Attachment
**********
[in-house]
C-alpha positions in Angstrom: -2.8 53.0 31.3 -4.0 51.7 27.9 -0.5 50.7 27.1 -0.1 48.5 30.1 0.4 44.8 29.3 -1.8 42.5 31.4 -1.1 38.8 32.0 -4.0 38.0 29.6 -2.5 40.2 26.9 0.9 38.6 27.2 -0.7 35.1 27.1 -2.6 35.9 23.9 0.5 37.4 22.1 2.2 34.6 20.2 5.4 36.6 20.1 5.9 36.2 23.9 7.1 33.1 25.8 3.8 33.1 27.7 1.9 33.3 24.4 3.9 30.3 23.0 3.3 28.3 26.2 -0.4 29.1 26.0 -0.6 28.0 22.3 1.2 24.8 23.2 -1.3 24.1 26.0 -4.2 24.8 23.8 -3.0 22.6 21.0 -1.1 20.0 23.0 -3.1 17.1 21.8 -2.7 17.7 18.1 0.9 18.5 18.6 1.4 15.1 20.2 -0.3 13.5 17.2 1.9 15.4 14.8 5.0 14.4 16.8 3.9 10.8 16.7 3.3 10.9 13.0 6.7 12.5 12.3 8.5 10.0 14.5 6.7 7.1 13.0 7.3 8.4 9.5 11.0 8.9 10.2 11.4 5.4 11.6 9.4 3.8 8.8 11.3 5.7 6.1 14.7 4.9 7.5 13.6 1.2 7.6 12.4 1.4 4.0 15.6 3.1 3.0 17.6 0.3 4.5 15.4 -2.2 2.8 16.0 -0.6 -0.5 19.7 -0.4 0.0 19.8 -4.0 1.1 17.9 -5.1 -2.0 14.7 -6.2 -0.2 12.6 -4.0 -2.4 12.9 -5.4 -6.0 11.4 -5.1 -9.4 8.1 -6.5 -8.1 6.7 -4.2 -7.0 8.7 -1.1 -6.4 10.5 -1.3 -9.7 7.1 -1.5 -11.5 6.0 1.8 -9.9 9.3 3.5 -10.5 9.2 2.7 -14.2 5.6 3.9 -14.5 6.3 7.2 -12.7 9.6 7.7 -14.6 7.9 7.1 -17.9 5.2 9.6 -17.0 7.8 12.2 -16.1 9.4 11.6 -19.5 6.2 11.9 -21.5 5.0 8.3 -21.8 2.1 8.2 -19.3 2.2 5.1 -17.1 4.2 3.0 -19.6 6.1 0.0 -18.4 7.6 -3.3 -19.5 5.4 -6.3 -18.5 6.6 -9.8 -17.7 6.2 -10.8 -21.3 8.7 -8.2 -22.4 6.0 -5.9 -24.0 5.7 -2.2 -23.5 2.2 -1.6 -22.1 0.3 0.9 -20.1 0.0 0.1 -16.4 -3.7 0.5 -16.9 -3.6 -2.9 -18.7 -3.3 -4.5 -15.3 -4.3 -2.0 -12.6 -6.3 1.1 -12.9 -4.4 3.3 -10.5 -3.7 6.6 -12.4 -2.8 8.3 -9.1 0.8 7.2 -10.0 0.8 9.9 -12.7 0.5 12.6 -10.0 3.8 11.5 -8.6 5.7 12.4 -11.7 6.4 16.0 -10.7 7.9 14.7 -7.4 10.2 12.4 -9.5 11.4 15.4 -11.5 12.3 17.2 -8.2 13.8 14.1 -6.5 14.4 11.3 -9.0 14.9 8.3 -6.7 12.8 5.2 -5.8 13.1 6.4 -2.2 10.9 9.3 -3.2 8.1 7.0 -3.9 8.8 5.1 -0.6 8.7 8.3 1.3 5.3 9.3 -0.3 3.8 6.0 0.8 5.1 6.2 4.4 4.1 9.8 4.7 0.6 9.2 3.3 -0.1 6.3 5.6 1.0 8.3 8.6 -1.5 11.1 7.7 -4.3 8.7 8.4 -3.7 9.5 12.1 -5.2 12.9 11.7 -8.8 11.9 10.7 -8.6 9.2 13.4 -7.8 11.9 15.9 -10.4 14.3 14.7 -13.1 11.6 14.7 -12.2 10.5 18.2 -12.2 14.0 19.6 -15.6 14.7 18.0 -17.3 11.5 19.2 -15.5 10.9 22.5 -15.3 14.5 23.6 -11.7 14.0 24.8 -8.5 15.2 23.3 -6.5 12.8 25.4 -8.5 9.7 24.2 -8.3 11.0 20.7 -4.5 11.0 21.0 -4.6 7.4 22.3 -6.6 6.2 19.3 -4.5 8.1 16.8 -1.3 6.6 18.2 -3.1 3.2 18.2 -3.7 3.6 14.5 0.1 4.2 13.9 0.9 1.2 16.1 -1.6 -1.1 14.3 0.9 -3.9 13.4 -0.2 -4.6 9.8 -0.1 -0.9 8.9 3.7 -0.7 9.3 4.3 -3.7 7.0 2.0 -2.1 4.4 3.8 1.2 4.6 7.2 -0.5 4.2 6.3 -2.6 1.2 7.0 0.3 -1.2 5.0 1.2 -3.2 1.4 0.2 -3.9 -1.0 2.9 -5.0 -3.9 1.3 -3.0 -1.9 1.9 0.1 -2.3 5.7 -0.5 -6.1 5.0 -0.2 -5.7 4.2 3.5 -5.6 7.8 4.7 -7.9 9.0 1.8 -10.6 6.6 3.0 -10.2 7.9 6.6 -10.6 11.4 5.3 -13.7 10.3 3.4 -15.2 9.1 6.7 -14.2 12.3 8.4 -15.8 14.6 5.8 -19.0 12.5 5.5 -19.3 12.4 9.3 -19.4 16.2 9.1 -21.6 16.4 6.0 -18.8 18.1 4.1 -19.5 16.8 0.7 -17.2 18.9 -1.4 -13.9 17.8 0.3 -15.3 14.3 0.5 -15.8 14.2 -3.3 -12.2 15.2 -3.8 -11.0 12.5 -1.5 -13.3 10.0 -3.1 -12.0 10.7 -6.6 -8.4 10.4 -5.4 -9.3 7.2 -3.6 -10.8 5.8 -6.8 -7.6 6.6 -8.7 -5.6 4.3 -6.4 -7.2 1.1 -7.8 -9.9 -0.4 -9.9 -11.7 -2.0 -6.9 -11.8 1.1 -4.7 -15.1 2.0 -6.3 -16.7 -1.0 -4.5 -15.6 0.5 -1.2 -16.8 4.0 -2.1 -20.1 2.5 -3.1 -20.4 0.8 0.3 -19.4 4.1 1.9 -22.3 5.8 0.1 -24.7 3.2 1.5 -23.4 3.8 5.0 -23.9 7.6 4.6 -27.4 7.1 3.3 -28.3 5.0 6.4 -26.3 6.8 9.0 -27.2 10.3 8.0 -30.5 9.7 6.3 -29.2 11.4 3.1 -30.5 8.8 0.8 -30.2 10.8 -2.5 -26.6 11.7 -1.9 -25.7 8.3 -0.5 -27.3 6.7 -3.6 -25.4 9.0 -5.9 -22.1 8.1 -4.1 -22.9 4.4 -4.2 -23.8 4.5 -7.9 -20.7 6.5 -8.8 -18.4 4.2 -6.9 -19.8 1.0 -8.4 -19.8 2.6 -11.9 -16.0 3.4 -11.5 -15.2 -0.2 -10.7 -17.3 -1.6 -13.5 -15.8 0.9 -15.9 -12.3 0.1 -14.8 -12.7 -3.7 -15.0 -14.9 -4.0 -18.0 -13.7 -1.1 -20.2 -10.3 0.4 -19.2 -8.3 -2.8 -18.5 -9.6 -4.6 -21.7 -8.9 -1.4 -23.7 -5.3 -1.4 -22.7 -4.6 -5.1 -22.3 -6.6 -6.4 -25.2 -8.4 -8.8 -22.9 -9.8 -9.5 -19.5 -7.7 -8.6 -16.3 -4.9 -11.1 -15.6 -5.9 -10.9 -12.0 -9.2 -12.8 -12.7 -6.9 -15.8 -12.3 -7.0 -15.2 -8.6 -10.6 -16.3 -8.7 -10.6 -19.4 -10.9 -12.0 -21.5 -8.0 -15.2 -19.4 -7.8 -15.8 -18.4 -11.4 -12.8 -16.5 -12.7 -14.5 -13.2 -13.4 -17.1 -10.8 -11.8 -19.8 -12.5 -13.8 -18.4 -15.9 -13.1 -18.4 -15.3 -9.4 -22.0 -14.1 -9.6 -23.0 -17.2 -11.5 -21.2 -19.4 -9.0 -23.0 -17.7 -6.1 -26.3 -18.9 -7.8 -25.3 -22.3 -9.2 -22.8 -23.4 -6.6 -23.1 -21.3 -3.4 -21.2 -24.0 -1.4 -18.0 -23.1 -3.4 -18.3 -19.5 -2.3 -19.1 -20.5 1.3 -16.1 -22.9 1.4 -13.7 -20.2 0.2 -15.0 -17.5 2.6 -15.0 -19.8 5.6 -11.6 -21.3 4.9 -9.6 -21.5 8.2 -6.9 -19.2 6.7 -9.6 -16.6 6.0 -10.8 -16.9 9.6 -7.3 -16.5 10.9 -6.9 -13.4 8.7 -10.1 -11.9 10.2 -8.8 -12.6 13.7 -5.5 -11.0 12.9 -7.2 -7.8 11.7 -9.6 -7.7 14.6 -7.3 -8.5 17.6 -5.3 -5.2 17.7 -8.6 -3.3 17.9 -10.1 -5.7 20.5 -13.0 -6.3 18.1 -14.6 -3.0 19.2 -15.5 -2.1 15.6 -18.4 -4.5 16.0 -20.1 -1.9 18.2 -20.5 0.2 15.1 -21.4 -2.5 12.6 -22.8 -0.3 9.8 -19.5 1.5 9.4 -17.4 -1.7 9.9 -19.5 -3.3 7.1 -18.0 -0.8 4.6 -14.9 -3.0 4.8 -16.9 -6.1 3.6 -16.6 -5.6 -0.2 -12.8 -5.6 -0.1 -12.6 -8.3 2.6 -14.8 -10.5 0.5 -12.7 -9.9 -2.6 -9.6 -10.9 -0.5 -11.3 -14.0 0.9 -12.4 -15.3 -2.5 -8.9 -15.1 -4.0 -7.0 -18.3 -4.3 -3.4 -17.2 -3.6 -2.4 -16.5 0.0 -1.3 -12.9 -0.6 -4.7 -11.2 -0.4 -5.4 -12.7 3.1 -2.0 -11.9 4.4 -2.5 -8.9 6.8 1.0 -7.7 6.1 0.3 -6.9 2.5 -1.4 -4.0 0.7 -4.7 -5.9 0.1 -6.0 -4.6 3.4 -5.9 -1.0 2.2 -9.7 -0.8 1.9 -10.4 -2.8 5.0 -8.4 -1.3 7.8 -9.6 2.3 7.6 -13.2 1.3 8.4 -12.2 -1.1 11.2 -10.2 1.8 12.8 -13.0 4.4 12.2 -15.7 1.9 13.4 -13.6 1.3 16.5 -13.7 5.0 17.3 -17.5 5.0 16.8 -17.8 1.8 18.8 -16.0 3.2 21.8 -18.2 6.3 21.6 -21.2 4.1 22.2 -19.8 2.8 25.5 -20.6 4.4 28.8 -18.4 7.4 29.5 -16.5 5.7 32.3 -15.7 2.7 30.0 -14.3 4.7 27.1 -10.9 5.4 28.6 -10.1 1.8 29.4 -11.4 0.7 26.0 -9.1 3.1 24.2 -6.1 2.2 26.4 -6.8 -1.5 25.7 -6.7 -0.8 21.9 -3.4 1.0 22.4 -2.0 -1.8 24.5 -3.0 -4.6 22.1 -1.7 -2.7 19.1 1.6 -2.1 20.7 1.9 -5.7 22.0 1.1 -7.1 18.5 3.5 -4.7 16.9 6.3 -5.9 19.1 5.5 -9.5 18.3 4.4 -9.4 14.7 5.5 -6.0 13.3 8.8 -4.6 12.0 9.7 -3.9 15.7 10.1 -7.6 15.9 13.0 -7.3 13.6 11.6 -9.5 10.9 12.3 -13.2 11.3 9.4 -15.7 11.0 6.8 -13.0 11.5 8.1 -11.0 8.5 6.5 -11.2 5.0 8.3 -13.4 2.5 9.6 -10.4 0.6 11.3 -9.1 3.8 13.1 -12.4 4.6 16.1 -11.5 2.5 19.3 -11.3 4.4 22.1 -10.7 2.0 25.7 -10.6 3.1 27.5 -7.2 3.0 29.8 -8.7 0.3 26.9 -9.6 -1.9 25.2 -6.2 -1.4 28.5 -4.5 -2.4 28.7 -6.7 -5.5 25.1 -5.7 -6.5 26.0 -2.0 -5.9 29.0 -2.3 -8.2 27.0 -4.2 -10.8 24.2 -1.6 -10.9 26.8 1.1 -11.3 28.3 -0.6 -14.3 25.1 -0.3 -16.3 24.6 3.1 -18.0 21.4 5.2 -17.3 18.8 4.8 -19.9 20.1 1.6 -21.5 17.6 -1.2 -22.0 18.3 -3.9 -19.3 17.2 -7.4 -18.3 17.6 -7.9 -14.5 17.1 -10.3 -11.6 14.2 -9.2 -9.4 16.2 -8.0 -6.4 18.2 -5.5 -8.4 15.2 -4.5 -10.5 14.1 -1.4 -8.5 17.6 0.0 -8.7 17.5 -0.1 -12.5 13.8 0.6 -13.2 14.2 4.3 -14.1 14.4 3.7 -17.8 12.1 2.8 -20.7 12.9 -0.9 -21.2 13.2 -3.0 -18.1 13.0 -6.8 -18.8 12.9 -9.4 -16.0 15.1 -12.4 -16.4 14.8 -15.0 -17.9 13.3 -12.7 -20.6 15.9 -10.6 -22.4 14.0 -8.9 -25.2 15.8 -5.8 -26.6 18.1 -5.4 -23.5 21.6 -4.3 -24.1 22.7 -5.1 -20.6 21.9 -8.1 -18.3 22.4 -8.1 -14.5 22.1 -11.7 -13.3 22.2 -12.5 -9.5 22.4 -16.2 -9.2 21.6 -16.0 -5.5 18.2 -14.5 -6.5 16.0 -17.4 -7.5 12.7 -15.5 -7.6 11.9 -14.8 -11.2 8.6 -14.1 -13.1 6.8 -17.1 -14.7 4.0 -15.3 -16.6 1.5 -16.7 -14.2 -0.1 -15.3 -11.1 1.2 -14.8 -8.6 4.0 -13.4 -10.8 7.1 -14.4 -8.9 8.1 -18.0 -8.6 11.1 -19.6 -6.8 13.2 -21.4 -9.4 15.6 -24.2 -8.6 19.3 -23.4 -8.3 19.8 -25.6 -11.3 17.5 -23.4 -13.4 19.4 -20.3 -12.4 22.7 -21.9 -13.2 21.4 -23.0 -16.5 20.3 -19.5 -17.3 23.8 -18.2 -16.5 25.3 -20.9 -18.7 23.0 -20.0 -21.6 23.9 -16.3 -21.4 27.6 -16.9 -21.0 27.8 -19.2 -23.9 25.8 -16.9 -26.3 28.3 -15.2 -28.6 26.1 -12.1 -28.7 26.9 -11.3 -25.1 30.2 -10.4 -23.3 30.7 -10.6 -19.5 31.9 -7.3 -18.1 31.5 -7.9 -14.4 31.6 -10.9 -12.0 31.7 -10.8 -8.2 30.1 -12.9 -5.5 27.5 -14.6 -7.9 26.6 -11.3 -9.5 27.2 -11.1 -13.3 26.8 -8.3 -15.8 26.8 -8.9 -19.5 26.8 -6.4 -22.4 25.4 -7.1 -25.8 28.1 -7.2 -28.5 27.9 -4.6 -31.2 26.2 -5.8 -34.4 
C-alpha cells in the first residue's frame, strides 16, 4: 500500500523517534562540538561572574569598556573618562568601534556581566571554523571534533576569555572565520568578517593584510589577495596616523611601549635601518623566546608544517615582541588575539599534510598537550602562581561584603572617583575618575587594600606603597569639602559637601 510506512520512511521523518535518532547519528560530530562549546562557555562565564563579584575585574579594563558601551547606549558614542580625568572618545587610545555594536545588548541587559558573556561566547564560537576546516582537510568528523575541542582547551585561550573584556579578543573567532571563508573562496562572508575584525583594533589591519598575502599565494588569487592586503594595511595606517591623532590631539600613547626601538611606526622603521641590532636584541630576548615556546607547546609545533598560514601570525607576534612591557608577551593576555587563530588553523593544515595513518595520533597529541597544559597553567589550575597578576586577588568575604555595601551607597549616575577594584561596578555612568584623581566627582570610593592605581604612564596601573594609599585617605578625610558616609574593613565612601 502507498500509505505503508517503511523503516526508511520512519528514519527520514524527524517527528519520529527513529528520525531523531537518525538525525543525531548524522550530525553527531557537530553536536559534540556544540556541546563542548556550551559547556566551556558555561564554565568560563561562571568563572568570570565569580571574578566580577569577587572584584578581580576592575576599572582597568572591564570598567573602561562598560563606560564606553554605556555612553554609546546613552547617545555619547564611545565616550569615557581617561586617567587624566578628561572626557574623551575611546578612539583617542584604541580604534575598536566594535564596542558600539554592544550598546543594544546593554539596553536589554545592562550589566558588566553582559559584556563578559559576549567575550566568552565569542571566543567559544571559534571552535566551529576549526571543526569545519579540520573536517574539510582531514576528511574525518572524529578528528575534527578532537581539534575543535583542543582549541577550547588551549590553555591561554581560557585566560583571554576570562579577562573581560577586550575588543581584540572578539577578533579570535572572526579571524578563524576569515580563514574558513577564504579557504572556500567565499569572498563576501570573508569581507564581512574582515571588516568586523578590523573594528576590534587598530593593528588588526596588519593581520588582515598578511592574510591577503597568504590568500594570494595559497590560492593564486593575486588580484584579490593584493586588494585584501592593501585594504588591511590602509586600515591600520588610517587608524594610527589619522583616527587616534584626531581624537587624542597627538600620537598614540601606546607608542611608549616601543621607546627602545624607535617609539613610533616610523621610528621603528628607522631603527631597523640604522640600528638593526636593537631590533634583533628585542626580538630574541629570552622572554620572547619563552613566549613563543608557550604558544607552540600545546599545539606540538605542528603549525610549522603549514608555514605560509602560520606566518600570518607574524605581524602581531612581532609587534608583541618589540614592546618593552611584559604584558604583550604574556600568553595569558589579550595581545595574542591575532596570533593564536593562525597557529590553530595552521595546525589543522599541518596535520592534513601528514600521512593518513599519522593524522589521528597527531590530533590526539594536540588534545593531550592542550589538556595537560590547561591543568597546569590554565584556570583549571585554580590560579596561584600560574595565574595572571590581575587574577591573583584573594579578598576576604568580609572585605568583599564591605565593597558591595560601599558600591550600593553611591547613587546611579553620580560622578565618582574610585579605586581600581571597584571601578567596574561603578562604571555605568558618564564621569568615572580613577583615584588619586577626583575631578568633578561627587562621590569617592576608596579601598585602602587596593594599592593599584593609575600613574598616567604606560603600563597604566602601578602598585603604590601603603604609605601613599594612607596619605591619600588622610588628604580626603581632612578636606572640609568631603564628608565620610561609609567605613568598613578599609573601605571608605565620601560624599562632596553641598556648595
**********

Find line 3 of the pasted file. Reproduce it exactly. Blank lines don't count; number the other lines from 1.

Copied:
C-alpha cells in the first residue's frame, strides 16, 4: 500500500523517534562540538561572574569598556573618562568601534556581566571554523571534533576569555572565520568578517593584510589577495596616523611601549635601518623566546608544517615582541588575539599534510598537550602562581561584603572617583575618575587594600606603597569639602559637601 510506512520512511521523518535518532547519528560530530562549546562557555562565564563579584575585574579594563558601551547606549558614542580625568572618545587610545555594536545588548541587559558573556561566547564560537576546516582537510568528523575541542582547551585561550573584556579578543573567532571563508573562496562572508575584525583594533589591519598575502599565494588569487592586503594595511595606517591623532590631539600613547626601538611606526622603521641590532636584541630576548615556546607547546609545533598560514601570525607576534612591557608577551593576555587563530588553523593544515595513518595520533597529541597544559597553567589550575597578576586577588568575604555595601551607597549616575577594584561596578555612568584623581566627582570610593592605581604612564596601573594609599585617605578625610558616609574593613565612601 502507498500509505505503508517503511523503516526508511520512519528514519527520514524527524517527528519520529527513529528520525531523531537518525538525525543525531548524522550530525553527531557537530553536536559534540556544540556541546563542548556550551559547556566551556558555561564554565568560563561562571568563572568570570565569580571574578566580577569577587572584584578581580576592575576599572582597568572591564570598567573602561562598560563606560564606553554605556555612553554609546546613552547617545555619547564611545565616550569615557581617561586617567587624566578628561572626557574623551575611546578612539583617542584604541580604534575598536566594535564596542558600539554592544550598546543594544546593554539596553536589554545592562550589566558588566553582559559584556563578559559576549567575550566568552565569542571566543567559544571559534571552535566551529576549526571543526569545519579540520573536517574539510582531514576528511574525518572524529578528528575534527578532537581539534575543535583542543582549541577550547588551549590553555591561554581560557585566560583571554576570562579577562573581560577586550575588543581584540572578539577578533579570535572572526579571524578563524576569515580563514574558513577564504579557504572556500567565499569572498563576501570573508569581507564581512574582515571588516568586523578590523573594528576590534587598530593593528588588526596588519593581520588582515598578511592574510591577503597568504590568500594570494595559497590560492593564486593575486588580484584579490593584493586588494585584501592593501585594504588591511590602509586600515591600520588610517587608524594610527589619522583616527587616534584626531581624537587624542597627538600620537598614540601606546607608542611608549616601543621607546627602545624607535617609539613610533616610523621610528621603528628607522631603527631597523640604522640600528638593526636593537631590533634583533628585542626580538630574541629570552622572554620572547619563552613566549613563543608557550604558544607552540600545546599545539606540538605542528603549525610549522603549514608555514605560509602560520606566518600570518607574524605581524602581531612581532609587534608583541618589540614592546618593552611584559604584558604583550604574556600568553595569558589579550595581545595574542591575532596570533593564536593562525597557529590553530595552521595546525589543522599541518596535520592534513601528514600521512593518513599519522593524522589521528597527531590530533590526539594536540588534545593531550592542550589538556595537560590547561591543568597546569590554565584556570583549571585554580590560579596561584600560574595565574595572571590581575587574577591573583584573594579578598576576604568580609572585605568583599564591605565593597558591595560601599558600591550600593553611591547613587546611579553620580560622578565618582574610585579605586581600581571597584571601578567596574561603578562604571555605568558618564564621569568615572580613577583615584588619586577626583575631578568633578561627587562621590569617592576608596579601598585602602587596593594599592593599584593609575600613574598616567604606560603600563597604566602601578602598585603604590601603603604609605601613599594612607596619605591619600588622610588628604580626603581632612578636606572640609568631603564628608565620610561609609567605613568598613578599609573601605571608605565620601560624599562632596553641598556648595